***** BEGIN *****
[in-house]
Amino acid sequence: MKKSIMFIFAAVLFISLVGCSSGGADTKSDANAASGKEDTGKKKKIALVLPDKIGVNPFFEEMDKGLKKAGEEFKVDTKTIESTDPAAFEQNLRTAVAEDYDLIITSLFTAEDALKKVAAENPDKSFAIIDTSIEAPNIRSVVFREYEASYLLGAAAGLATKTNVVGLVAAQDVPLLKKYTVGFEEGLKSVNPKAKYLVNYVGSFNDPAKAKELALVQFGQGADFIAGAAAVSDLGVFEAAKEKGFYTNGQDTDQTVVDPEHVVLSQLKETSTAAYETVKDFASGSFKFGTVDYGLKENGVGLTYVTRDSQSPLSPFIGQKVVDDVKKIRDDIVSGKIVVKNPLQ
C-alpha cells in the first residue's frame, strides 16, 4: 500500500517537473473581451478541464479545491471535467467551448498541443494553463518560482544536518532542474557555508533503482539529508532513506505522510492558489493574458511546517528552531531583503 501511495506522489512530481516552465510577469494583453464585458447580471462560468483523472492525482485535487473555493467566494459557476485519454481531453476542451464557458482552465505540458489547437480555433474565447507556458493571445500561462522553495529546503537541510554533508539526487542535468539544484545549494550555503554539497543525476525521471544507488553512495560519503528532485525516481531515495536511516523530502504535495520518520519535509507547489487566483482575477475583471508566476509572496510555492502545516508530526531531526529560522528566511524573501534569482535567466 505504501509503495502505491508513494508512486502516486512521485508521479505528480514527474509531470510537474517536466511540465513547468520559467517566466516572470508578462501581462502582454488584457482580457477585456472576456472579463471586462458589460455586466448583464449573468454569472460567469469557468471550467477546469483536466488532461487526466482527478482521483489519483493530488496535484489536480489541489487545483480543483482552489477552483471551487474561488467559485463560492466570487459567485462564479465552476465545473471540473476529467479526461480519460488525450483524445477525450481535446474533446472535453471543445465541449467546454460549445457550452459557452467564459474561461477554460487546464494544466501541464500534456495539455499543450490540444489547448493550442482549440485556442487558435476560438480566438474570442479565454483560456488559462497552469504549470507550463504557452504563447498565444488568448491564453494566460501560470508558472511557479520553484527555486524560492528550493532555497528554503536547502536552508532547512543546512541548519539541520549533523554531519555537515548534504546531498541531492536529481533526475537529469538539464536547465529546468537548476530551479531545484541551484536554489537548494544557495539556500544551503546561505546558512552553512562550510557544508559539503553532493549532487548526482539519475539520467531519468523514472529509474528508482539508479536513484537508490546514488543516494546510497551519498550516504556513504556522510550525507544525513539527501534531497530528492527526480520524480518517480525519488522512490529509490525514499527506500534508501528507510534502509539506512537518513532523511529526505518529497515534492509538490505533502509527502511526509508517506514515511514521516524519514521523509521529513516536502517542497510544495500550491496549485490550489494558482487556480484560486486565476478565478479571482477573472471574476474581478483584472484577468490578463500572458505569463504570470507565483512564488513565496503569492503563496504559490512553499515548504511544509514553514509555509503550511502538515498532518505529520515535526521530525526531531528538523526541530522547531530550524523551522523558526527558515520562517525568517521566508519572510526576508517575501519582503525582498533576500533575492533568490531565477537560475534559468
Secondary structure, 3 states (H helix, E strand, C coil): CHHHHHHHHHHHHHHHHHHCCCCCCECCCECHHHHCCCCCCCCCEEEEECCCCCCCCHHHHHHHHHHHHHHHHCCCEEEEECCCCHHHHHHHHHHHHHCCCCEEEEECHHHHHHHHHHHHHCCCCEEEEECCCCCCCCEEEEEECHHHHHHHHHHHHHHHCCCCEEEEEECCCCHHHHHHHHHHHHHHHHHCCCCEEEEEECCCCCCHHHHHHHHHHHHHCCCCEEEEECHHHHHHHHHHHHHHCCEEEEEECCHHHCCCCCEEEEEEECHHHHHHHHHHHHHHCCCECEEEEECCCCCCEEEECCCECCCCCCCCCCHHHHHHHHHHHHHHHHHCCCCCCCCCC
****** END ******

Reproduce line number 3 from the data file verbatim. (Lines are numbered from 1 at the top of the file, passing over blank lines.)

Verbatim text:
C-alpha cells in the first residue's frame, strides 16, 4: 500500500517537473473581451478541464479545491471535467467551448498541443494553463518560482544536518532542474557555508533503482539529508532513506505522510492558489493574458511546517528552531531583503 501511495506522489512530481516552465510577469494583453464585458447580471462560468483523472492525482485535487473555493467566494459557476485519454481531453476542451464557458482552465505540458489547437480555433474565447507556458493571445500561462522553495529546503537541510554533508539526487542535468539544484545549494550555503554539497543525476525521471544507488553512495560519503528532485525516481531515495536511516523530502504535495520518520519535509507547489487566483482575477475583471508566476509572496510555492502545516508530526531531526529560522528566511524573501534569482535567466 505504501509503495502505491508513494508512486502516486512521485508521479505528480514527474509531470510537474517536466511540465513547468520559467517566466516572470508578462501581462502582454488584457482580457477585456472576456472579463471586462458589460455586466448583464449573468454569472460567469469557468471550467477546469483536466488532461487526466482527478482521483489519483493530488496535484489536480489541489487545483480543483482552489477552483471551487474561488467559485463560492466570487459567485462564479465552476465545473471540473476529467479526461480519460488525450483524445477525450481535446474533446472535453471543445465541449467546454460549445457550452459557452467564459474561461477554460487546464494544466501541464500534456495539455499543450490540444489547448493550442482549440485556442487558435476560438480566438474570442479565454483560456488559462497552469504549470507550463504557452504563447498565444488568448491564453494566460501560470508558472511557479520553484527555486524560492528550493532555497528554503536547502536552508532547512543546512541548519539541520549533523554531519555537515548534504546531498541531492536529481533526475537529469538539464536547465529546468537548476530551479531545484541551484536554489537548494544557495539556500544551503546561505546558512552553512562550510557544508559539503553532493549532487548526482539519475539520467531519468523514472529509474528508482539508479536513484537508490546514488543516494546510497551519498550516504556513504556522510550525507544525513539527501534531497530528492527526480520524480518517480525519488522512490529509490525514499527506500534508501528507510534502509539506512537518513532523511529526505518529497515534492509538490505533502509527502511526509508517506514515511514521516524519514521523509521529513516536502517542497510544495500550491496549485490550489494558482487556480484560486486565476478565478479571482477573472471574476474581478483584472484577468490578463500572458505569463504570470507565483512564488513565496503569492503563496504559490512553499515548504511544509514553514509555509503550511502538515498532518505529520515535526521530525526531531528538523526541530522547531530550524523551522523558526527558515520562517525568517521566508519572510526576508517575501519582503525582498533576500533575492533568490531565477537560475534559468